Download: pdf (25 pages; 3.3 Mb)
Abstract: A key issue that continues to generate controversy concerns the nature of the psychological, computational, and neural mechanisms that support the visual recognition of objects such as faces and words. While some researchers claim that visual recognition is accomplished by category-specific modules dedicated to processing distinct object classes, other researchers have argued for a more distributed system with only partially specialized cortical regions. Considerable evidence from both functional neuroimaging and neuropsychology would seem to favour the modular view, and yet close examination of those data reveals rather graded patterns of specialization that support a more distributed account. This paper explores a theoretical middle ground in which the functional specialization of brain regions arises from general principles and constraints on neural representation and learning that operate throughout cortex but that nonetheless have distinct implications for different classes of stimuli. The account is supported by a computational simulation, in the form of an artificial neural network, that illustrates how cooperative and competitive interactions in the formation of neural representations for faces and words account for both their shared and distinctive properties. We set out a series of empirical predictions, which are also examined, and consider the further implications of this account.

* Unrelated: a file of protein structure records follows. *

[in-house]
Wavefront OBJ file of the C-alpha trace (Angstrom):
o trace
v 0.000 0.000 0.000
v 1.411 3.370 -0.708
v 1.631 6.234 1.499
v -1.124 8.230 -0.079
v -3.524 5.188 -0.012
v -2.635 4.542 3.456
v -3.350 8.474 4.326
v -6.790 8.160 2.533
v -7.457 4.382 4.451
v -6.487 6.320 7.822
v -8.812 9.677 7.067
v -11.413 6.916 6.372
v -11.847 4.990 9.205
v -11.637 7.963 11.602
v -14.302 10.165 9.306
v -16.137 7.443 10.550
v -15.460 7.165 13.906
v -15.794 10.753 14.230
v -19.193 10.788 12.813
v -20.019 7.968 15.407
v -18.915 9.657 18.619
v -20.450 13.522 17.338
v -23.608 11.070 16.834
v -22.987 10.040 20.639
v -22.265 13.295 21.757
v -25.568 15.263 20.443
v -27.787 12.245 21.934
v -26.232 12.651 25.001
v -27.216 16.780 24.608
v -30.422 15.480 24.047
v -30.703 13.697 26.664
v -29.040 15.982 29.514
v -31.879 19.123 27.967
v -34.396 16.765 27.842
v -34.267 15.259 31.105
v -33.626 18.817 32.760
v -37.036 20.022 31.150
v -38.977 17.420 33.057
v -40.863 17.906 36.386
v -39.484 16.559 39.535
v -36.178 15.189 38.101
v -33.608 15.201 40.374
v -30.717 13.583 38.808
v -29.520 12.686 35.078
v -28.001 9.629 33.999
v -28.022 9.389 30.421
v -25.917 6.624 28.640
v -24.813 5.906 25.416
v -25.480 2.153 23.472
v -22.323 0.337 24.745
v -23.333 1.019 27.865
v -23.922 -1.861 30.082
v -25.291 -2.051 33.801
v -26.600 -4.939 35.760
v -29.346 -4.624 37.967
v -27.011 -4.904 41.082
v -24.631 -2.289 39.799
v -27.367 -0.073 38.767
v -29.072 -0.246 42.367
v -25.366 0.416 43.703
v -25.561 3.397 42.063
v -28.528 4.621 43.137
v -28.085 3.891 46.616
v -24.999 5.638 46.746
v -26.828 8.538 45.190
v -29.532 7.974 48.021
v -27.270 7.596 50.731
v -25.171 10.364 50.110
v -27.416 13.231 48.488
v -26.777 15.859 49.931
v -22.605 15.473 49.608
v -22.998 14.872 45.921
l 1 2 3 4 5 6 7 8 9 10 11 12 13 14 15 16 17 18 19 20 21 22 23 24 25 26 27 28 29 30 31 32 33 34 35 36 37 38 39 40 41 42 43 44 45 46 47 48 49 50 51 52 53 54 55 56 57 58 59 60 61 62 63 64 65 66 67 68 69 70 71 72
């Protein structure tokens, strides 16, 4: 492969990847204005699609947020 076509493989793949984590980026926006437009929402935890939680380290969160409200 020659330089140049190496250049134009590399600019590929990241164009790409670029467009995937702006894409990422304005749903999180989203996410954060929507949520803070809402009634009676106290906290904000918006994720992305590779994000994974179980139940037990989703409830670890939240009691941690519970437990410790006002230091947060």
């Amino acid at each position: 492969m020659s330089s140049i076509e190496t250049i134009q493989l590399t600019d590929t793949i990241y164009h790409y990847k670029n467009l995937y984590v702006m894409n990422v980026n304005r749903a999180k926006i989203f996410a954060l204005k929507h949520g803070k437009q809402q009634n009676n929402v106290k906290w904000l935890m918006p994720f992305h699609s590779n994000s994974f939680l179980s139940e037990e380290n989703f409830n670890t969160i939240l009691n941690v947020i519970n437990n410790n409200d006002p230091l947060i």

Copyright Notice: The documents distributed here have been provided as a means to ensure timely dissemination of scholarly and technical work on a noncommercial basis. Copyright and all rights therein are maintained by the authors or by other copyright holders, notwithstanding that they have offered their works here electronically. It is understood that all persons copying this information will adhere to the terms and constraints invoked by each author's copyright. These works may not be reposted without the explicit permission of the copyright holder.